The Catch and Return Bass Fishing Area (C&R BFA) of the NBPR from Keyser to Cumberland supports a smallmouth bass population characterized by a diverse age and size structure, with an abundant number of sub-legal fish from the strong 2007 year-class. Smallmouth bass reproduction was documented for the 13th consecutive year, and reproductive success was considered “fair’. Largemouth bass were less abundant than smallmouth bass within the C&R BFA; however, correspondences with anglers indicate that largemouth bass are routinely captured within this special management area.






Deep Creek Lake

Studies conducted in Deep Creek Lake during 2009 showed Maryland’s largest lake is home to several popular gamefish and panfish species including walleye, smallmouth bass, largemouth bass, northern pike, yellow perch, and bluegill. We also observed that the lake’s abundant common carp population has gained a following of anglers. Walleye are abundant, and the adult population hosts a large percentage of fish in the 16 to 18 inch size class, with fish measuring up to 24 inches in our sample. Largemouth and smallmouth bass are abundant in Deep Creek Lake as well, and their populations contain a high percentage of adults in the quality (>12 inches) and preferred (> 15 inches) size range. Reproductive success was considered “Fair” for smallmouth and “Good” for largemouth bass in 2009. We obtained more yellow perch data to gain more knowledge on this species life history in Deep Creek Lake, and a new creel limit goes into effect for Deep Creek Lake yellow perch effective 1 January 2010. The daily creel limit for yellow perch is now 10 per day with a 20 fish possession limit, with no size restriction.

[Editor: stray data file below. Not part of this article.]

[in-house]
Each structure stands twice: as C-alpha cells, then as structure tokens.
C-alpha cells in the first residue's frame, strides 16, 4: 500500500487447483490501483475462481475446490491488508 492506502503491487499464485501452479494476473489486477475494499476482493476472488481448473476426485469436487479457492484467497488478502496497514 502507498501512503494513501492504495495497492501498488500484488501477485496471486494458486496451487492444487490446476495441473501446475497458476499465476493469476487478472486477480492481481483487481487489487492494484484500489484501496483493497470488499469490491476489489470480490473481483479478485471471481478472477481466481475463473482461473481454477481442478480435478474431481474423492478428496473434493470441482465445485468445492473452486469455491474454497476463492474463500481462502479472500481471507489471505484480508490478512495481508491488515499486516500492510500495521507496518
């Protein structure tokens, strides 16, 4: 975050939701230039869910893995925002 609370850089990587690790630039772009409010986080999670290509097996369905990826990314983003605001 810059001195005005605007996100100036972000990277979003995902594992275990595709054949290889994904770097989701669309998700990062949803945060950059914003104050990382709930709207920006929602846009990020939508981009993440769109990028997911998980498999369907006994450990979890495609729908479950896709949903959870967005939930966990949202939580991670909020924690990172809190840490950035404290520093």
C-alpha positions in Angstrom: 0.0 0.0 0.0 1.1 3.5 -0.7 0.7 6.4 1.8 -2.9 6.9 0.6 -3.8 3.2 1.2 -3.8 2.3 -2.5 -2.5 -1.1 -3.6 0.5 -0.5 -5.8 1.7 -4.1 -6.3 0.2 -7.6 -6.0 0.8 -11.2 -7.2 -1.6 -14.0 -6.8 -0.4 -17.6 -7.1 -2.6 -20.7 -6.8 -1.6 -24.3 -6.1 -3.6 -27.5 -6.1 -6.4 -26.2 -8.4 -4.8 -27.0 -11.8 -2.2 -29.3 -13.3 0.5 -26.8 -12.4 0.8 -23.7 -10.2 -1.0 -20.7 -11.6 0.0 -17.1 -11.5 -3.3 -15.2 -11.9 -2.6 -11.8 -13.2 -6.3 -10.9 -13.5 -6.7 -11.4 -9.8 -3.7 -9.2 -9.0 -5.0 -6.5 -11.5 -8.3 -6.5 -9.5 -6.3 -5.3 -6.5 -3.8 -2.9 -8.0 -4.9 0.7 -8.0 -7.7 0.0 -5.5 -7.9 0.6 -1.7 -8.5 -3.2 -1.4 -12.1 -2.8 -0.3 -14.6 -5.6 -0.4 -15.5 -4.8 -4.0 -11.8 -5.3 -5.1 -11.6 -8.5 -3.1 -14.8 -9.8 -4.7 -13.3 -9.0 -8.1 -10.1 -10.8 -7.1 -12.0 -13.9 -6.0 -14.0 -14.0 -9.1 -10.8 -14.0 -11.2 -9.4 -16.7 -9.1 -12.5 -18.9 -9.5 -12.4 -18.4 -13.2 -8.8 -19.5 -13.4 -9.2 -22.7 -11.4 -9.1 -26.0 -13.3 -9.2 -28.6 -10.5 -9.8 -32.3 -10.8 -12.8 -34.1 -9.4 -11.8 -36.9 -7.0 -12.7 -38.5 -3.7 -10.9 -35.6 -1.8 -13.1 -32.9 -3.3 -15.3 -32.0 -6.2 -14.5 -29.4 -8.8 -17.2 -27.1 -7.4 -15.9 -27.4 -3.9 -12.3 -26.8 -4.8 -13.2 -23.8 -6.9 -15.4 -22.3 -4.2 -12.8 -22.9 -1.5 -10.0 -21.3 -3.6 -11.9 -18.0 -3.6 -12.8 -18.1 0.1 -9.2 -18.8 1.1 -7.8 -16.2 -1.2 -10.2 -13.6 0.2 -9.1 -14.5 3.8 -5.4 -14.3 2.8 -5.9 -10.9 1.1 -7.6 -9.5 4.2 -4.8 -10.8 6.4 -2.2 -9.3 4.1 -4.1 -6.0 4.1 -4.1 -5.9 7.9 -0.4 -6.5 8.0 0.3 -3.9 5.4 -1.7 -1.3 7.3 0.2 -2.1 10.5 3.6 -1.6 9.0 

Lake Habeeb